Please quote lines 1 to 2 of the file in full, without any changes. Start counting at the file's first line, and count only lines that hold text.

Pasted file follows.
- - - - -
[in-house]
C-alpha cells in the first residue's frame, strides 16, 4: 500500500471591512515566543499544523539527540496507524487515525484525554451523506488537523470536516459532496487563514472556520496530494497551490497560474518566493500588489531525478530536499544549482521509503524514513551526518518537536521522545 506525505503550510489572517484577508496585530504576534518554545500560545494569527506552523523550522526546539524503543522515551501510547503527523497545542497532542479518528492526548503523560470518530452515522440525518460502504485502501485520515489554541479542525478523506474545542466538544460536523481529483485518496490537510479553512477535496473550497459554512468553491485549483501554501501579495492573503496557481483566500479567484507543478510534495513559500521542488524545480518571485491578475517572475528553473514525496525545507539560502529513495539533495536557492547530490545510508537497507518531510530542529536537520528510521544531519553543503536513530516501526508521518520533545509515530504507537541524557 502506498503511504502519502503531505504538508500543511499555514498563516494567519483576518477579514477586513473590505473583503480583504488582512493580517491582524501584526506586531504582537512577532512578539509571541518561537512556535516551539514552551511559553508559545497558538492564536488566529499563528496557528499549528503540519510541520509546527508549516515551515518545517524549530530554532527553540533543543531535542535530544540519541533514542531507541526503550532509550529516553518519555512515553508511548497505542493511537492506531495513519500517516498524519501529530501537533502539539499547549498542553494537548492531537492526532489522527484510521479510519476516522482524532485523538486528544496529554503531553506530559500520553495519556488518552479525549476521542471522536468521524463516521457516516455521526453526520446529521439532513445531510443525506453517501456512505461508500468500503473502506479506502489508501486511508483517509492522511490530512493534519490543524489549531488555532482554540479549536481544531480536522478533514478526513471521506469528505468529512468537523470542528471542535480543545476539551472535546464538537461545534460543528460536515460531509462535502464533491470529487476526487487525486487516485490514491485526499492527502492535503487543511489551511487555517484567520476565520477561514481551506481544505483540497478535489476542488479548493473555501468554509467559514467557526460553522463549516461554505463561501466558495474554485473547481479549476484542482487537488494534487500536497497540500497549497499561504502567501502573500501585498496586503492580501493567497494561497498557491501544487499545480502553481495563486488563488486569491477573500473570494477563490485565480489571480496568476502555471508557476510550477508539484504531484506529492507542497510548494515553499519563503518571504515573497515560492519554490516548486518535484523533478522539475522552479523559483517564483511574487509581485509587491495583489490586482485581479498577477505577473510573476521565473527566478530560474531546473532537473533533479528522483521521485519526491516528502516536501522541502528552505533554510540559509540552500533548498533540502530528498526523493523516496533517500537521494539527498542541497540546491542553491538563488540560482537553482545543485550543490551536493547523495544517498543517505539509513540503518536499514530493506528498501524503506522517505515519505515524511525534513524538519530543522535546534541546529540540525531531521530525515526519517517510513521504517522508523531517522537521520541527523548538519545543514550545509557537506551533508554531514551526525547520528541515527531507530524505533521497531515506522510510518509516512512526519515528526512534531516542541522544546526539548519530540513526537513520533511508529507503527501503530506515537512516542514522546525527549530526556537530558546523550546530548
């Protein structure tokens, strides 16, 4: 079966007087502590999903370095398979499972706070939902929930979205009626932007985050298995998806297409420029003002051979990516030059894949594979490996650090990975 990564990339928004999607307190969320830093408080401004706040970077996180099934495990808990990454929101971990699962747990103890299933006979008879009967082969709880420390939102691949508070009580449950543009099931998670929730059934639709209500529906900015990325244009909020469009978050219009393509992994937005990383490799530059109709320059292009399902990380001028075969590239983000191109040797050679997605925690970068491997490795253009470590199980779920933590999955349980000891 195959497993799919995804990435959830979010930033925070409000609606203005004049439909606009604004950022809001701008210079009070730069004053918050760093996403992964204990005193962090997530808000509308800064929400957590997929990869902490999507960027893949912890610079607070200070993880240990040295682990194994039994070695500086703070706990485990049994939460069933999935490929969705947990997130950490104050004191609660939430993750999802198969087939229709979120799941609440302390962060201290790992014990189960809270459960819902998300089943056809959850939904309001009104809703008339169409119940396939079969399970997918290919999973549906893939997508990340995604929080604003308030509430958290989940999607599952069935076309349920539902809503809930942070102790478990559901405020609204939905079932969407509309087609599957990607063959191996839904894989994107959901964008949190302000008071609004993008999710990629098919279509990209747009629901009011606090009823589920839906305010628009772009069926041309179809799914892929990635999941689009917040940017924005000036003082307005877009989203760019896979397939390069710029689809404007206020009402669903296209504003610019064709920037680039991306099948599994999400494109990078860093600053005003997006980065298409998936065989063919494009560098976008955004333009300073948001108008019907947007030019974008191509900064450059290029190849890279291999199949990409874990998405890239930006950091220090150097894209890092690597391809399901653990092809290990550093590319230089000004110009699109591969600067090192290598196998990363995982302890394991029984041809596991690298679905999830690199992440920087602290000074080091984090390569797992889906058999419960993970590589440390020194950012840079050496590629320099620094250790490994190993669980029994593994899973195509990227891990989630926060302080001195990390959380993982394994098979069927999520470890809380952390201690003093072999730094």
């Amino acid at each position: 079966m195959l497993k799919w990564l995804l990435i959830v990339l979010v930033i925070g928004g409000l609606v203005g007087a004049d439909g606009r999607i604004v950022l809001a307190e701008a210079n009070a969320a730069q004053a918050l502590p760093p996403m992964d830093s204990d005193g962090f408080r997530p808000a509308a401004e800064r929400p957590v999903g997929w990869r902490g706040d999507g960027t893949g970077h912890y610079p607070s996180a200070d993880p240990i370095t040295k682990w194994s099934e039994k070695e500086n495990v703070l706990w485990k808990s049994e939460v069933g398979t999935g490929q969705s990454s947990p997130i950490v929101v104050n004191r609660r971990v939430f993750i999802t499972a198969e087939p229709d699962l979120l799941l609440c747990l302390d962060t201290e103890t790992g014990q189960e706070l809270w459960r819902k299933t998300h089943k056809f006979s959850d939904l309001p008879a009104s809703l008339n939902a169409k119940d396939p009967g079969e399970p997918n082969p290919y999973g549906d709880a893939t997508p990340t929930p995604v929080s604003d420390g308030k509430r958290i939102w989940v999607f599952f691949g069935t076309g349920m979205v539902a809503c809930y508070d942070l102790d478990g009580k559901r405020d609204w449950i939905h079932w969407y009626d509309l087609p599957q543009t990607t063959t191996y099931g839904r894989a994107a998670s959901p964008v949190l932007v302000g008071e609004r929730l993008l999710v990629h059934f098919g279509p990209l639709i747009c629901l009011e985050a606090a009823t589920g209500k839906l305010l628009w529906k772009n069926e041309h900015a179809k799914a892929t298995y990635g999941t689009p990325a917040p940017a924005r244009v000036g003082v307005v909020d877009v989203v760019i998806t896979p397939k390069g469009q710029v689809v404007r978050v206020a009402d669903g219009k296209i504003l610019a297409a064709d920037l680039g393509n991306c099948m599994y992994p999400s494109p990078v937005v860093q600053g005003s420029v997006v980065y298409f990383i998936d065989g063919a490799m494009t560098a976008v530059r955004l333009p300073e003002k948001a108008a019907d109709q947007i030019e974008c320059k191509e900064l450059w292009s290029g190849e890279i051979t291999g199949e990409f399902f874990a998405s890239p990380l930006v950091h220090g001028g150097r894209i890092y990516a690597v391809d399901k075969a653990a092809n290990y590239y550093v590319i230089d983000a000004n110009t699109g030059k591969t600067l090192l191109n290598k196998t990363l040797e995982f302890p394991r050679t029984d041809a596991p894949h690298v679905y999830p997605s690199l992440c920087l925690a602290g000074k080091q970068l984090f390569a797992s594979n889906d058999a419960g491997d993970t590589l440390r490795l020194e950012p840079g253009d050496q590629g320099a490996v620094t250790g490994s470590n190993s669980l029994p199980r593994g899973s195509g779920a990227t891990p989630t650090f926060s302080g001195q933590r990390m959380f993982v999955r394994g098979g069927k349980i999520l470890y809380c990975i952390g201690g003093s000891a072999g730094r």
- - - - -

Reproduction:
[in-house]
C-alpha cells in the first residue's frame, strides 16, 4: 500500500471591512515566543499544523539527540496507524487515525484525554451523506488537523470536516459532496487563514472556520496530494497551490497560474518566493500588489531525478530536499544549482521509503524514513551526518518537536521522545 506525505503550510489572517484577508496585530504576534518554545500560545494569527506552523523550522526546539524503543522515551501510547503527523497545542497532542479518528492526548503523560470518530452515522440525518460502504485502501485520515489554541479542525478523506474545542466538544460536523481529483485518496490537510479553512477535496473550497459554512468553491485549483501554501501579495492573503496557481483566500479567484507543478510534495513559500521542488524545480518571485491578475517572475528553473514525496525545507539560502529513495539533495536557492547530490545510508537497507518531510530542529536537520528510521544531519553543503536513530516501526508521518520533545509515530504507537541524557 502506498503511504502519502503531505504538508500543511499555514498563516494567519483576518477579514477586513473590505473583503480583504488582512493580517491582524501584526506586531504582537512577532512578539509571541518561537512556535516551539514552551511559553508559545497558538492564536488566529499563528496557528499549528503540519510541520509546527508549516515551515518545517524549530530554532527553540533543543531535542535530544540519541533514542531507541526503550532509550529516553518519555512515553508511548497505542493511537492506531495513519500517516498524519501529530501537533502539539499547549498542553494537548492531537492526532489522527484510521479510519476516522482524532485523538486528544496529554503531553506530559500520553495519556488518552479525549476521542471522536468521524463516521457516516455521526453526520446529521439532513445531510443525506453517501456512505461508500468500503473502506479506502489508501486511508483517509492522511490530512493534519490543524489549531488555532482554540479549536481544531480536522478533514478526513471521506469528505468529512468537523470542528471542535480543545476539551472535546464538537461545534460543528460536515460531509462535502464533491470529487476526487487525486487516485490514491485526499492527502492535503487543511489551511487555517484567520476565520477561514481551506481544505483540497478535489476542488479548493473555501468554509467559514467557526460553522463549516461554505463561501466558495474554485473547481479549476484542482487537488494534487500536497497540500497549497499561504502567501502573500501585498496586503492580501493567497494561497498557491501544487499545480502553481495563486488563488486569491477573500473570494477563490485565480489571480496568476502555471508557476510550477508539484504531484506529492507542497510548494515553499519563503518571504515573497515560492519554490516548486518535484523533478522539475522552479523559483517564483511574487509581485509587491495583489490586482485581479498577477505577473510573476521565473527566478530560474531546473532537473533533479528522483521521485519526491516528502516536501522541502528552505533554510540559509540552500533548498533540502530528498526523493523516496533517500537521494539527498542541497540546491542553491538563488540560482537553482545543485550543490551536493547523495544517498543517505539509513540503518536499514530493506528498501524503506522517505515519505515524511525534513524538519530543522535546534541546529540540525531531521530525515526519517517510513521504517522508523531517522537521520541527523548538519545543514550545509557537506551533508554531514551526525547520528541515527531507530524505533521497531515506522510510518509516512512526519515528526512534531516542541522544546526539548519530540513526537513520533511508529507503527501503530506515537512516542514522546525527549530526556537530558546523550546530548